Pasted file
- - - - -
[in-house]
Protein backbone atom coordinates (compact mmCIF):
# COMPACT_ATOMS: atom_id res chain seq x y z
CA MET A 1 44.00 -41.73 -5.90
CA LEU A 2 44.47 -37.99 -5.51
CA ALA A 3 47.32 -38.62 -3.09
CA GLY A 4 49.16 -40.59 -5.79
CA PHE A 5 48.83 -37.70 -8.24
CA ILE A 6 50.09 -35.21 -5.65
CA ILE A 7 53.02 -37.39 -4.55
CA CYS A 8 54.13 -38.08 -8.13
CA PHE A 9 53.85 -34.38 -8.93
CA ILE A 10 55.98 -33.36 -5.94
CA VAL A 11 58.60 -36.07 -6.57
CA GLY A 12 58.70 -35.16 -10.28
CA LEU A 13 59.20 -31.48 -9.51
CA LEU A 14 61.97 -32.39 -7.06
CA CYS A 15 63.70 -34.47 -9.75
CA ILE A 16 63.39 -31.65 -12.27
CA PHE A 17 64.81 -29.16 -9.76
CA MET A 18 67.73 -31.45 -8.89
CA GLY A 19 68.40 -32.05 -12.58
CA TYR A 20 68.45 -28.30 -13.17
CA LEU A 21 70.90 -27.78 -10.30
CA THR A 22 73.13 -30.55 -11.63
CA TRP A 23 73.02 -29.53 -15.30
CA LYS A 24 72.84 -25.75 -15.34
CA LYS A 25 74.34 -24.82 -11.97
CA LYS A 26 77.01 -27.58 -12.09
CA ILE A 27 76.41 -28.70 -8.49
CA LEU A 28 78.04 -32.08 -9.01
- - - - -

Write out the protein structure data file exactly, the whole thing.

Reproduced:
[in-house]
Protein backbone atom coordinates (compact mmCIF):
# COMPACT_ATOMS: atom_id res chain seq x y z
CA MET A 1 44.00 -41.73 -5.90
CA LEU A 2 44.47 -37.99 -5.51
CA ALA A 3 47.32 -38.62 -3.09
CA GLY A 4 49.16 -40.59 -5.79
CA PHE A 5 48.83 -37.70 -8.24
CA ILE A 6 50.09 -35.21 -5.65
CA ILE A 7 53.02 -37.39 -4.55
CA CYS A 8 54.13 -38.08 -8.13
CA PHE A 9 53.85 -34.38 -8.93
CA ILE A 10 55.98 -33.36 -5.94
CA VAL A 11 58.60 -36.07 -6.57
CA GLY A 12 58.70 -35.16 -10.28
CA LEU A 13 59.20 -31.48 -9.51
CA LEU A 14 61.97 -32.39 -7.06
CA CYS A 15 63.70 -34.47 -9.75
CA ILE A 16 63.39 -31.65 -12.27
CA PHE A 17 64.81 -29.16 -9.76
CA MET A 18 67.73 -31.45 -8.89
CA GLY A 19 68.40 -32.05 -12.58
CA TYR A 20 68.45 -28.30 -13.17
CA LEU A 21 70.90 -27.78 -10.30
CA THR A 22 73.13 -30.55 -11.63
CA TRP A 23 73.02 -29.53 -15.30
CA LYS A 24 72.84 -25.75 -15.34
CA LYS A 25 74.34 -24.82 -11.97
CA LYS A 26 77.01 -27.58 -12.09
CA ILE A 27 76.41 -28.70 -8.49
CA LEU A 28 78.04 -32.08 -9.01